Support for young mothers in remote areas of Tanzania, aid to Syrian refugees in northern Lebanon and assistance for struggling farmers in Serbia. These are just a few examples of the benefits of the blockchain-based platform created by Irish company Aid:Tech.
The solution offers a secure means to deliver aid and other benefits to people around the world who previously might have had no bank account or legal identity in the form of a social security number of equivalent.
According to Aid:Tech chief operating officer Niall Dennehy, there are 2.4 billion people around the world with no legal identity. This presents huge difficulties in providing them with a range of benefits such as welfare, medical entitlements, remittances, healthcare, aid and peer-to-peer donations.
The Aid:Tech platform allows for the creation of a secure identity for an aid or welfare recipient, which is stored on a blockchain ledger and can’t be subsequently altered or erased. Aid in the form or vouchers or actual cash can be sent via the platform completely securely with an unalterable record of receipt, thus helping address corruption and improve efficiency.
The idea for the solution came from an unfortunate experience. Dennehy's co-founder Joe Thompson ran the renowned 151-mile Moroccan desert marathon in 2009 to raise money for charity – but the money disappeared. That led to an interest in the security benefits of blockchain technology for such endeavours. "We asked ourselves if we could use it to bring transparency to international aid," says Dennehy. "We found out that 30 per cent of international aid goes missing each year and we developed a solution which could verify to donors that their money has gone where it was intended."
They approached the Irish Red Cross with the technology and partnered with them to deliver aid to Syrian refugees – the first time blockchain technology had ever been used for that purpose.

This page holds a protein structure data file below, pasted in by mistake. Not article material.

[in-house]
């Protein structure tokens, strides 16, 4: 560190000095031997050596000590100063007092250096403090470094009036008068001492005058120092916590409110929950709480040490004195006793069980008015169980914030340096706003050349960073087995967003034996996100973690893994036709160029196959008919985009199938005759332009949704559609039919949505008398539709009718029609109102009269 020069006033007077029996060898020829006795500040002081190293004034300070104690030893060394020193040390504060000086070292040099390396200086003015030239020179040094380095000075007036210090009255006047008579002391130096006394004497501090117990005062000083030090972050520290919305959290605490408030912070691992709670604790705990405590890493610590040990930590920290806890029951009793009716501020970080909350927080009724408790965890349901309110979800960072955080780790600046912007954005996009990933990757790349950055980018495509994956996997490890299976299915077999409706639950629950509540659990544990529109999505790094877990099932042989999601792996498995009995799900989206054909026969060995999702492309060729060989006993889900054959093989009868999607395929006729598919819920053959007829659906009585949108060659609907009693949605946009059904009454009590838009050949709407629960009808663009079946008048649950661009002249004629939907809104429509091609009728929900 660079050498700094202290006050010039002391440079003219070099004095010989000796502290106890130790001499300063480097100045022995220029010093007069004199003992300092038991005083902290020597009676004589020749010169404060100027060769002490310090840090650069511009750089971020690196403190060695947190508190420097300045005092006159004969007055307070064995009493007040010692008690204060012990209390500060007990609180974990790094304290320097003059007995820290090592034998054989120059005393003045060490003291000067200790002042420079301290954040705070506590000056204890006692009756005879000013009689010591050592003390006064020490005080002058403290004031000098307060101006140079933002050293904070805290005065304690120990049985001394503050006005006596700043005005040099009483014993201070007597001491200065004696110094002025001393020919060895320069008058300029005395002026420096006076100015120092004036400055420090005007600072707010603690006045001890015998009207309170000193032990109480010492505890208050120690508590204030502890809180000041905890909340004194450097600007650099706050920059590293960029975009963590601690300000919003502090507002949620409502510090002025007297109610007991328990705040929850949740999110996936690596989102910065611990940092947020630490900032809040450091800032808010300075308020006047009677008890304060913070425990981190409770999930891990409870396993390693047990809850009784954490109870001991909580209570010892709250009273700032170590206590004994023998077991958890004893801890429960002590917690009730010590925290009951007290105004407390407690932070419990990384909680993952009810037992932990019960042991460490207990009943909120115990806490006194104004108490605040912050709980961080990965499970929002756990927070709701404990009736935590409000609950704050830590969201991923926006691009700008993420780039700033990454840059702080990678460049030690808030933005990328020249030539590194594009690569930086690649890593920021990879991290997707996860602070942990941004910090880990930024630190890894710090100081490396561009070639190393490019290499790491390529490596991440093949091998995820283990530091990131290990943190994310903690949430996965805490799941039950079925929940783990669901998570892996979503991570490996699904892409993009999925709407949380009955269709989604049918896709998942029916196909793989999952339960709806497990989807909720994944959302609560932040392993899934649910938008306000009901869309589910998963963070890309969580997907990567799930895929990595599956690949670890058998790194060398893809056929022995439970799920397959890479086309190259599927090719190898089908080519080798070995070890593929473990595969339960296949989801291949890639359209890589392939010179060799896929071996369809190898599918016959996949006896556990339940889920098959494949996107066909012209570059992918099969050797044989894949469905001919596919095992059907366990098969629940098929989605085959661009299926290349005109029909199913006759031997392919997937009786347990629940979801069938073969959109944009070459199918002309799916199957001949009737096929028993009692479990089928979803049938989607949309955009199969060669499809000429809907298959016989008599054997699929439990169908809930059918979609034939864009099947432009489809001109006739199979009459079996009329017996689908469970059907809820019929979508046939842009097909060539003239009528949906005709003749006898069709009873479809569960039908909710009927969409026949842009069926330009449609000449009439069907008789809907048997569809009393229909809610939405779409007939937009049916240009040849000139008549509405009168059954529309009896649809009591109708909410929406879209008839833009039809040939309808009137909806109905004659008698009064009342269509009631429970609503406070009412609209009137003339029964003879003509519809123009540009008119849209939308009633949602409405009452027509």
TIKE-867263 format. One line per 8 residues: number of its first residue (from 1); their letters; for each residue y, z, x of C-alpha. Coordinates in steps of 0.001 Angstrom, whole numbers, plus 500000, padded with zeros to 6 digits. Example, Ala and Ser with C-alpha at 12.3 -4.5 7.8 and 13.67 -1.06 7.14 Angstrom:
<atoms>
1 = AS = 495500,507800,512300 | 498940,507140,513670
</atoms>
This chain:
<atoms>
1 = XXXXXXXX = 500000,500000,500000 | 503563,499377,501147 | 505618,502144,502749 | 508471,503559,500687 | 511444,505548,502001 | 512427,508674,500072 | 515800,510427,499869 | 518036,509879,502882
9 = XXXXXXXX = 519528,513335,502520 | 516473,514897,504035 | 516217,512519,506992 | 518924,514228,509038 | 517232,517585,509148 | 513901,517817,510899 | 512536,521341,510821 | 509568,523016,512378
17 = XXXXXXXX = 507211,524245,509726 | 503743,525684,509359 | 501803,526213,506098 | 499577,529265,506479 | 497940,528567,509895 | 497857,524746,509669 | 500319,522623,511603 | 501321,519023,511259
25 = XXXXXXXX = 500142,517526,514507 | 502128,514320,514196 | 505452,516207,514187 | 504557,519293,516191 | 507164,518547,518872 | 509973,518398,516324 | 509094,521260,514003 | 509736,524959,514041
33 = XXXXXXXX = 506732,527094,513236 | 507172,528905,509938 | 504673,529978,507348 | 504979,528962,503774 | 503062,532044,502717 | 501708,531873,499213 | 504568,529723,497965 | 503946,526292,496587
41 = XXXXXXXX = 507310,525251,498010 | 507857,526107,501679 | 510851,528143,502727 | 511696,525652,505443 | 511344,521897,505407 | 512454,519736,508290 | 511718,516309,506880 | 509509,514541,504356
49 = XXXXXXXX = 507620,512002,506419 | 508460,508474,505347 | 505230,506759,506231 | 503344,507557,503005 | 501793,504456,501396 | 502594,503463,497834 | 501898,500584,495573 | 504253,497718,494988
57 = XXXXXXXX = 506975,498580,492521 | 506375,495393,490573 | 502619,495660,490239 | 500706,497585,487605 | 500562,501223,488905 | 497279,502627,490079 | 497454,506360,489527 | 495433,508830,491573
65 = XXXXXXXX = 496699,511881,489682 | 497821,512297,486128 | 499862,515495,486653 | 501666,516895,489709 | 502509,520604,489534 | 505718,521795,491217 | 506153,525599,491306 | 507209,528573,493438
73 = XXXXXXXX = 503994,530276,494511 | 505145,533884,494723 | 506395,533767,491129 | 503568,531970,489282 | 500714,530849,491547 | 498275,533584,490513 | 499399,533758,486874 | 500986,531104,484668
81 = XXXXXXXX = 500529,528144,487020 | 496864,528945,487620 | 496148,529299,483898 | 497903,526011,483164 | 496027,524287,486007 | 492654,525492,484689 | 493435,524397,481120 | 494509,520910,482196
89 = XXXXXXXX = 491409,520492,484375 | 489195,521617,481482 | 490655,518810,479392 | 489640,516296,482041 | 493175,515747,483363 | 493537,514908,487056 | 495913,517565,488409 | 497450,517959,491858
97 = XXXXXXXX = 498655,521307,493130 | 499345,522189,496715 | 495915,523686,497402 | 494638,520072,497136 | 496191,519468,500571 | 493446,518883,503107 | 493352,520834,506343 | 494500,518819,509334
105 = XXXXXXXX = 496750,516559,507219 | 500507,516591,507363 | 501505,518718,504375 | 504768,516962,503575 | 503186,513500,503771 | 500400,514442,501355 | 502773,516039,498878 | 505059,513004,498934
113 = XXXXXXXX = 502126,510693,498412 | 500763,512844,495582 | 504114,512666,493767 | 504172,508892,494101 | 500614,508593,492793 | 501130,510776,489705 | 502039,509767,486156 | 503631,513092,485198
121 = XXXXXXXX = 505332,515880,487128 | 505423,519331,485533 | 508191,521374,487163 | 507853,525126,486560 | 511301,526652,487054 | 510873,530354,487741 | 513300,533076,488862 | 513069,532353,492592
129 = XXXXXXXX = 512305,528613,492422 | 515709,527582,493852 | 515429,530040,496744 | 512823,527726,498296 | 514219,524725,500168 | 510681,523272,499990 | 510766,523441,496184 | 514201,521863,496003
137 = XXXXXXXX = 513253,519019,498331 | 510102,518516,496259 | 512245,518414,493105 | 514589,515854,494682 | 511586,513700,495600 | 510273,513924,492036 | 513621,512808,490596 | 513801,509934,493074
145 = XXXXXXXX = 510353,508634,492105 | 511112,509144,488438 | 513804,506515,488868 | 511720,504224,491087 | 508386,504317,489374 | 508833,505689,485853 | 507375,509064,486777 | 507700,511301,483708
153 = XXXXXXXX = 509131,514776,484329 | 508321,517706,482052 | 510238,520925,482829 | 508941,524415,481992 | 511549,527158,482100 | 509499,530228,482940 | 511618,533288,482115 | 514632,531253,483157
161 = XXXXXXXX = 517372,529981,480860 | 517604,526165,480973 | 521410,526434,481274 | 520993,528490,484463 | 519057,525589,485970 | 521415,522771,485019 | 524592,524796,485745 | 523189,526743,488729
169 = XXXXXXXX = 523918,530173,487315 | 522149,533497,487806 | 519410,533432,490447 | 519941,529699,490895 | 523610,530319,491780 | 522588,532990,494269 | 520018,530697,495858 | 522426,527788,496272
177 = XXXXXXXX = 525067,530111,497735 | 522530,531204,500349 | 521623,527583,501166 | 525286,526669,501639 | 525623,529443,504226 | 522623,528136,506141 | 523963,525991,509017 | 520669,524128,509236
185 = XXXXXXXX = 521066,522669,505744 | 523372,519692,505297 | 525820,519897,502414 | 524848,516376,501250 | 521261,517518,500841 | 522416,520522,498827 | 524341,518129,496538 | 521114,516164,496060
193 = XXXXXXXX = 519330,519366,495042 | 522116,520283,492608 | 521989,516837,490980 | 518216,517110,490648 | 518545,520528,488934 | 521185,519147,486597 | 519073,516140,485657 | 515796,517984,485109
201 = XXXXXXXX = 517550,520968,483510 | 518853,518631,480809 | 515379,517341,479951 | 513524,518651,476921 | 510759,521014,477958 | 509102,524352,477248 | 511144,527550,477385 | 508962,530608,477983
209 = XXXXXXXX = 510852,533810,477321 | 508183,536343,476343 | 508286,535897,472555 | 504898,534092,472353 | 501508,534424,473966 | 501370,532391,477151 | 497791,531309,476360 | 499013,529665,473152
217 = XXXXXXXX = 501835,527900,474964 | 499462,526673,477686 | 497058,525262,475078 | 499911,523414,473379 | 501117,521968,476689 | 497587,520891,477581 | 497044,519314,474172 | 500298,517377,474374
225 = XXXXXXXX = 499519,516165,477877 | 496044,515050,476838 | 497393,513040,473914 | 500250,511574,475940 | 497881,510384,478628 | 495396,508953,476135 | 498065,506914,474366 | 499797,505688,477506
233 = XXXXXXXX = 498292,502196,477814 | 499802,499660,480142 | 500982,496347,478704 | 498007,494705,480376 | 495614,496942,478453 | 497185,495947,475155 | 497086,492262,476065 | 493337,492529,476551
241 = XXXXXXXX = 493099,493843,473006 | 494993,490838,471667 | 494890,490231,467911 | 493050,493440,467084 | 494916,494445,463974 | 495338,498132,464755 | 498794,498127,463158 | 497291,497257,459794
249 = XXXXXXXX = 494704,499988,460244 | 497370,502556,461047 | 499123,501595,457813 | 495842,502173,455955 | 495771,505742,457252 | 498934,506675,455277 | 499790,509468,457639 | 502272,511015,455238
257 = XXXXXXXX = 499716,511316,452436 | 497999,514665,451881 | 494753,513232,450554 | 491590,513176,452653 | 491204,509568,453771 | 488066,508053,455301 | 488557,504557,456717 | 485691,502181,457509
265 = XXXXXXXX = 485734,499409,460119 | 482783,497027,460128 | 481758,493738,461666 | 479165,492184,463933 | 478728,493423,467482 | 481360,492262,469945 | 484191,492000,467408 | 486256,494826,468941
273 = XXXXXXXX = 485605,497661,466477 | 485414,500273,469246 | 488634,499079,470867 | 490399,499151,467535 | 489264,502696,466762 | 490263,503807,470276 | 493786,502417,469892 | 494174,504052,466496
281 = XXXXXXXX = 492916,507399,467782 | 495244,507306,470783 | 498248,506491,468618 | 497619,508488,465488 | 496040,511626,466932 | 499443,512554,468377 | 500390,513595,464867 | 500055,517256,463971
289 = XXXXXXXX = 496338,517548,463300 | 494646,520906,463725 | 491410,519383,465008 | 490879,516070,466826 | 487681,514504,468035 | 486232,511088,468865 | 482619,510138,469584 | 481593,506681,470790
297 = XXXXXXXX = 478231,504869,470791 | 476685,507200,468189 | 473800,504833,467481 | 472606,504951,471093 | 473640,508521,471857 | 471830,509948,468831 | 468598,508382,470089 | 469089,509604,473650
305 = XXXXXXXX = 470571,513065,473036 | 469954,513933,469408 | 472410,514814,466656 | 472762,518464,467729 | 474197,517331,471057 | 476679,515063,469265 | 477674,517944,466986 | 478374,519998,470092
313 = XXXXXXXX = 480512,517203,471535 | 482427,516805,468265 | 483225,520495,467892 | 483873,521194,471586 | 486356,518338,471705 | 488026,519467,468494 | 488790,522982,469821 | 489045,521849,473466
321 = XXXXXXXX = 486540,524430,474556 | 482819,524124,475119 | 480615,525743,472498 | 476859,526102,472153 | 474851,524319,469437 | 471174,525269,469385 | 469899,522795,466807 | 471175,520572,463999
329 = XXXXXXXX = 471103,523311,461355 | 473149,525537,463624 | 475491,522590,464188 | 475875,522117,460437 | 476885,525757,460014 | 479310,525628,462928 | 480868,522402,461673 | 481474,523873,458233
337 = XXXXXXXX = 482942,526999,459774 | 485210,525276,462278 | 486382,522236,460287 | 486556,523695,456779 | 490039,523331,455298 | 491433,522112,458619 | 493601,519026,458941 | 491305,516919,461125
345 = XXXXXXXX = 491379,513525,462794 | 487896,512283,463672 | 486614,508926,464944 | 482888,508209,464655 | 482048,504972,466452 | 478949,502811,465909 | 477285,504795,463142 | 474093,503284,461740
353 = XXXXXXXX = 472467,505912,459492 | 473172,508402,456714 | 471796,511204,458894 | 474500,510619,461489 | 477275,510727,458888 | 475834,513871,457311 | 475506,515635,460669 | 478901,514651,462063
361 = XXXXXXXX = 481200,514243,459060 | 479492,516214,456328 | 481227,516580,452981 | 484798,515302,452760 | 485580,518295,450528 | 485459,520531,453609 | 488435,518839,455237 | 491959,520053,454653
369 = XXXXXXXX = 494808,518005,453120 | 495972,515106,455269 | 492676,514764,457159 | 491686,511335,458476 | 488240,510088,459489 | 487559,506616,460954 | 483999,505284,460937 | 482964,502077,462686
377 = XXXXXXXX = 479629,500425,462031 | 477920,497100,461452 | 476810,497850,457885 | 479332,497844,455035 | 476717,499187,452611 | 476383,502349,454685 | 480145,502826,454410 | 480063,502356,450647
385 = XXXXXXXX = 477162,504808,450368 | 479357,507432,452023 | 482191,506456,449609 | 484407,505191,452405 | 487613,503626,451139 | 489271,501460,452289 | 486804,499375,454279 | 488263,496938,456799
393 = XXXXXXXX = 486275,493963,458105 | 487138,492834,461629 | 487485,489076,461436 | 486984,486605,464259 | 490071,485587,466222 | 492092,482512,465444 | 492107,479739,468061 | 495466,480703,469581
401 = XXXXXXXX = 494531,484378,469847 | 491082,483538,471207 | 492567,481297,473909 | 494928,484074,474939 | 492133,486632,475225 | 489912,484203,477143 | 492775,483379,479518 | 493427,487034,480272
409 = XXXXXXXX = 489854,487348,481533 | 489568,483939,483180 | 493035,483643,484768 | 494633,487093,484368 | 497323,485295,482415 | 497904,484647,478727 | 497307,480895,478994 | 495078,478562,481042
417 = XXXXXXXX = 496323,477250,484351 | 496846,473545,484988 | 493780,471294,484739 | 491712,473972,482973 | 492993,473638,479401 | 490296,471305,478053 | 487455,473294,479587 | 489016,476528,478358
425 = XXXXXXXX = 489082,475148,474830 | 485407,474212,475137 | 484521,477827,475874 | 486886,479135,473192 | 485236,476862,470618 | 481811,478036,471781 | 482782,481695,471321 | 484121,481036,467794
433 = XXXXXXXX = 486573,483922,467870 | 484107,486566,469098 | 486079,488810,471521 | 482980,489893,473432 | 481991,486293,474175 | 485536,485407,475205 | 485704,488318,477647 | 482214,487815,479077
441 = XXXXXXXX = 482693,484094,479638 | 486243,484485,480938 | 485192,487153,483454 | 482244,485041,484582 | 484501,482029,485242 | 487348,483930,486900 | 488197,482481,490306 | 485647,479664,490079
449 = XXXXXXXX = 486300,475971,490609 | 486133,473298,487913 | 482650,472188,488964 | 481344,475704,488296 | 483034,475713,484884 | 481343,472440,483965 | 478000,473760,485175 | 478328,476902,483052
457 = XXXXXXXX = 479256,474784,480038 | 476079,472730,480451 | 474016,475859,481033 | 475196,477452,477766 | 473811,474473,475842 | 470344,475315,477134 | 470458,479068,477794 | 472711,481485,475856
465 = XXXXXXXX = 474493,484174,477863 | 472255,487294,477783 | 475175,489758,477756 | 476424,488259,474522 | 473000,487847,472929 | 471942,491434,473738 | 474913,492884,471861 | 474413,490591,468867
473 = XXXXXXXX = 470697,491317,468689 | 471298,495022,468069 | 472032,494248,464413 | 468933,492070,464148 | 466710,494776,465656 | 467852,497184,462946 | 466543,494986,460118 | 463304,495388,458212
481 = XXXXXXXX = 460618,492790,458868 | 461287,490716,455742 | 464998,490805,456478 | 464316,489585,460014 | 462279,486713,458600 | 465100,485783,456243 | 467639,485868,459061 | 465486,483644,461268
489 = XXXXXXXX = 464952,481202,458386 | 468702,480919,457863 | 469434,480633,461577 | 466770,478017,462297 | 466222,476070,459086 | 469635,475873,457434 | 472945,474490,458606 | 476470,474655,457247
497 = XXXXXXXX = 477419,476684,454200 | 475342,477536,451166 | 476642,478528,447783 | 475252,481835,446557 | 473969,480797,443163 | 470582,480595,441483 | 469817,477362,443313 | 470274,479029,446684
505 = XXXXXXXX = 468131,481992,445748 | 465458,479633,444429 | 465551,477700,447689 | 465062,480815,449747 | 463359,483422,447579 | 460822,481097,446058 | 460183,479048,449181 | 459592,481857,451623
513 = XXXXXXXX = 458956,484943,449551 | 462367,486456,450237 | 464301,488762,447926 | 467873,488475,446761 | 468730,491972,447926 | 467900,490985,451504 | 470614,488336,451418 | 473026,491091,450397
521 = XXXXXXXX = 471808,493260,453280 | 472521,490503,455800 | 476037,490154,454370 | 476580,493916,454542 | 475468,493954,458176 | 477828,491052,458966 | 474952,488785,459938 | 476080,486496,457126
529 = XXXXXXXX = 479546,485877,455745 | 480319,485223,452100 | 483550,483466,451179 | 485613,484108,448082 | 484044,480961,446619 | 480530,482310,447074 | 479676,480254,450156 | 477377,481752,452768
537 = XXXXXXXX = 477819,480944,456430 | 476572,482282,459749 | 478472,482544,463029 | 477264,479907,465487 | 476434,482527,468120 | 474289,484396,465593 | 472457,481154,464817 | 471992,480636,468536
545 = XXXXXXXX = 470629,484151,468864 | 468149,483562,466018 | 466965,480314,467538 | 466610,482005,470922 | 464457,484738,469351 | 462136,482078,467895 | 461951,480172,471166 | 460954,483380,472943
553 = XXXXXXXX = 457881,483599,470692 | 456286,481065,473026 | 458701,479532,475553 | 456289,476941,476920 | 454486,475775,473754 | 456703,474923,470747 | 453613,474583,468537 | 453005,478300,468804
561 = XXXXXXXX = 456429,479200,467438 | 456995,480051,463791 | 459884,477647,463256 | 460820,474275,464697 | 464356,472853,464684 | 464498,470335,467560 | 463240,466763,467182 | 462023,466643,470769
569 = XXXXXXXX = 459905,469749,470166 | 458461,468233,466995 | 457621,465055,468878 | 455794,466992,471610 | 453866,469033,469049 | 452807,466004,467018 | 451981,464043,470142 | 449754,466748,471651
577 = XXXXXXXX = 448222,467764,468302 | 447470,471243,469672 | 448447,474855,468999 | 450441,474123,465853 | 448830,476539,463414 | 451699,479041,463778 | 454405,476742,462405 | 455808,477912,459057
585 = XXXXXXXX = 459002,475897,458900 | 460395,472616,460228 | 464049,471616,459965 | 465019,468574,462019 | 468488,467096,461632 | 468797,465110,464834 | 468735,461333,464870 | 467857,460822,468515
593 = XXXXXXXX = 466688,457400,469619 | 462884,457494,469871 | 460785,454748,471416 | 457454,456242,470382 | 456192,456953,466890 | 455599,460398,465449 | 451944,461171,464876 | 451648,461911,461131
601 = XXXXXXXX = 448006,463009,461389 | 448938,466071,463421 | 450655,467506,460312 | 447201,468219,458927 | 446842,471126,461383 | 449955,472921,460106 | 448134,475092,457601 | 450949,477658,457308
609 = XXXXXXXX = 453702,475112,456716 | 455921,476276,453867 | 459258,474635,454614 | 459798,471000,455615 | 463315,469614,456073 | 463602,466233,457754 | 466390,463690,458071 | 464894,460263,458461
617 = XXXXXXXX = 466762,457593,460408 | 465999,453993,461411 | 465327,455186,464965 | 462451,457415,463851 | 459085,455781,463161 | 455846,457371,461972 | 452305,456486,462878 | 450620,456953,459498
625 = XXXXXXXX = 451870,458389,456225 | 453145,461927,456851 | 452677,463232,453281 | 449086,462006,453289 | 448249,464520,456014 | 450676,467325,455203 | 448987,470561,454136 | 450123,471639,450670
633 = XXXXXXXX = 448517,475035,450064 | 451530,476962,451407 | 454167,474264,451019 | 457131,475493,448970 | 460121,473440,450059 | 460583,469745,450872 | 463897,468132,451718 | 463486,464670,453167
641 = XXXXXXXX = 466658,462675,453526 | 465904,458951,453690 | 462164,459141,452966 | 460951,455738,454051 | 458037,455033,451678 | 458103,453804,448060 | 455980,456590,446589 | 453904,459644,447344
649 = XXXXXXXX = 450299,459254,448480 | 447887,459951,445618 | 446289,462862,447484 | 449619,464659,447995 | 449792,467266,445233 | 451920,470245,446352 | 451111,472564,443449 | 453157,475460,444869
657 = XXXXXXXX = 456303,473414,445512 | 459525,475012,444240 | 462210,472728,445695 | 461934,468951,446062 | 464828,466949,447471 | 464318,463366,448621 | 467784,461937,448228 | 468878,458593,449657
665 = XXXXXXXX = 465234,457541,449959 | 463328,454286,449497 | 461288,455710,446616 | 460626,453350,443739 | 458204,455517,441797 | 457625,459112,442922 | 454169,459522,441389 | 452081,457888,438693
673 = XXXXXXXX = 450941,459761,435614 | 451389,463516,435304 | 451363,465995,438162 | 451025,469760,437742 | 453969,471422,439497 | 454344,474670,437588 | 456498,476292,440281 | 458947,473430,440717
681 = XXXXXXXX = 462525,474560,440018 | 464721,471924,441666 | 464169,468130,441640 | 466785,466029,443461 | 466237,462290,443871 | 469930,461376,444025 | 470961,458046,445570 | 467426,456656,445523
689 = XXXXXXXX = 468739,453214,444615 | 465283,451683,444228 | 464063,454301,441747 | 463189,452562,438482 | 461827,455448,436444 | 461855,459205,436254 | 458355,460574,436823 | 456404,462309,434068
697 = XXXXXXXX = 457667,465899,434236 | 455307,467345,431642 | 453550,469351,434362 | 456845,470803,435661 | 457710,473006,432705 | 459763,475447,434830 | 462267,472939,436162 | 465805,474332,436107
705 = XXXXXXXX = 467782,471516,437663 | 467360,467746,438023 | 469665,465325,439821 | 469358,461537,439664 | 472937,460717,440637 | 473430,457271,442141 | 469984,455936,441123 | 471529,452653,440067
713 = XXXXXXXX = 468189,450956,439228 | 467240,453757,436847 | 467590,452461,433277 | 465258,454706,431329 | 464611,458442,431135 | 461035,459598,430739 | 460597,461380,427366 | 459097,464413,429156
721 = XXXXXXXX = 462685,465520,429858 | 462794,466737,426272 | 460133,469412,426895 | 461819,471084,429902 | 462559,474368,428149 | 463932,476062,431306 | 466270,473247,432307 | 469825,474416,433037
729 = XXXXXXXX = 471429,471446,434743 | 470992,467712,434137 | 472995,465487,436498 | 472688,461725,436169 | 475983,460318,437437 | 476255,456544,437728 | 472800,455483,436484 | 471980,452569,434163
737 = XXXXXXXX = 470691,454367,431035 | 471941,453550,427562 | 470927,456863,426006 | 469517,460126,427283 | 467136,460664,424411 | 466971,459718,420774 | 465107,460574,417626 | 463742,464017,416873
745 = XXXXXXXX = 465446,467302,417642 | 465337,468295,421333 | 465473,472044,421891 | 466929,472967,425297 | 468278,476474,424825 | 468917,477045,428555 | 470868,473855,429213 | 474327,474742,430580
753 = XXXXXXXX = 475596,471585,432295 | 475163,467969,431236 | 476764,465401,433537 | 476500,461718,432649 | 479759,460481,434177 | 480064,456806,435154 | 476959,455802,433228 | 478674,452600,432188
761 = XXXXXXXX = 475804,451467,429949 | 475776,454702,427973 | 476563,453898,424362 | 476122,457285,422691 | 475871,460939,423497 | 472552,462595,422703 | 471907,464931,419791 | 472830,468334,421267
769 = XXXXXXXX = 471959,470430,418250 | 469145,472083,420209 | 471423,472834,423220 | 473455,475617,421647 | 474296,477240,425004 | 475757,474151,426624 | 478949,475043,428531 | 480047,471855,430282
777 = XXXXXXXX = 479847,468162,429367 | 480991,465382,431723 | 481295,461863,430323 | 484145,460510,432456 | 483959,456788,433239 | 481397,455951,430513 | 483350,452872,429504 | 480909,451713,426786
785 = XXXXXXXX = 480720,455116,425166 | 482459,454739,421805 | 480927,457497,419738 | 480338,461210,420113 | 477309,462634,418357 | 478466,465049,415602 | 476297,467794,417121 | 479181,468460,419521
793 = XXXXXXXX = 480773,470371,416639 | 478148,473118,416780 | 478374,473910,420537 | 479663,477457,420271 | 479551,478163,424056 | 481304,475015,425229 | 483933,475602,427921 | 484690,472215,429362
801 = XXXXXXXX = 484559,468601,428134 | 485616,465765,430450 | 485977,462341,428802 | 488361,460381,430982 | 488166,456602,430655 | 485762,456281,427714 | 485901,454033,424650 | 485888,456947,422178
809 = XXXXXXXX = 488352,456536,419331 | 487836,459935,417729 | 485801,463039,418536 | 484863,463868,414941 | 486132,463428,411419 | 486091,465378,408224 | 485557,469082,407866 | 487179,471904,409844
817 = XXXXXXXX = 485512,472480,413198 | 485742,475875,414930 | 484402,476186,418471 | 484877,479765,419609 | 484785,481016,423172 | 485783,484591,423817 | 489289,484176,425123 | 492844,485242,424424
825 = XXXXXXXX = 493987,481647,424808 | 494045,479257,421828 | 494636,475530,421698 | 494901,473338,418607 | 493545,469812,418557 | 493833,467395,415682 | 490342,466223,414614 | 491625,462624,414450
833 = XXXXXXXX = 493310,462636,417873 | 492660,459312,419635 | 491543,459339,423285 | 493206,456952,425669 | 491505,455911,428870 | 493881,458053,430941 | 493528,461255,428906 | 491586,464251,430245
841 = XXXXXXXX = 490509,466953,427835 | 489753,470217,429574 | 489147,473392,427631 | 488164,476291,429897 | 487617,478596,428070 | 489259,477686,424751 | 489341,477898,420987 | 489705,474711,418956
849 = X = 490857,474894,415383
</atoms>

The system is quite simple. The aid or government agency involved can create a digital identity for the individual recipient, which is stored on the Aid:Tech platform. The recipient stores these details in a QR code on their mobile phone or, if they don’t have one, a plastic ID card. To receive aid or other entitlements they simply scan the QR code.
“They go on to the platform and sign up for the identity,” Dennehy explains. “All the usual know your customer and anti-money laundering systems are in place as part of the verification process.”
This gives full end-to end visibility from donor to recipient. Indeed, the company has just created a new app for the Irish Red Cross for that purpose. “Donors will be alerted when their donation has been used so they can be sure it has been used for the purpose intended.”
While the solution was originally created to support the international aid community, there are plans to roll it out to other areas. “It can be used to help people around the world to participate in the digital economy”, says Dennehy. “People will be able to use it to gain access to micropayments services, banks and so on.”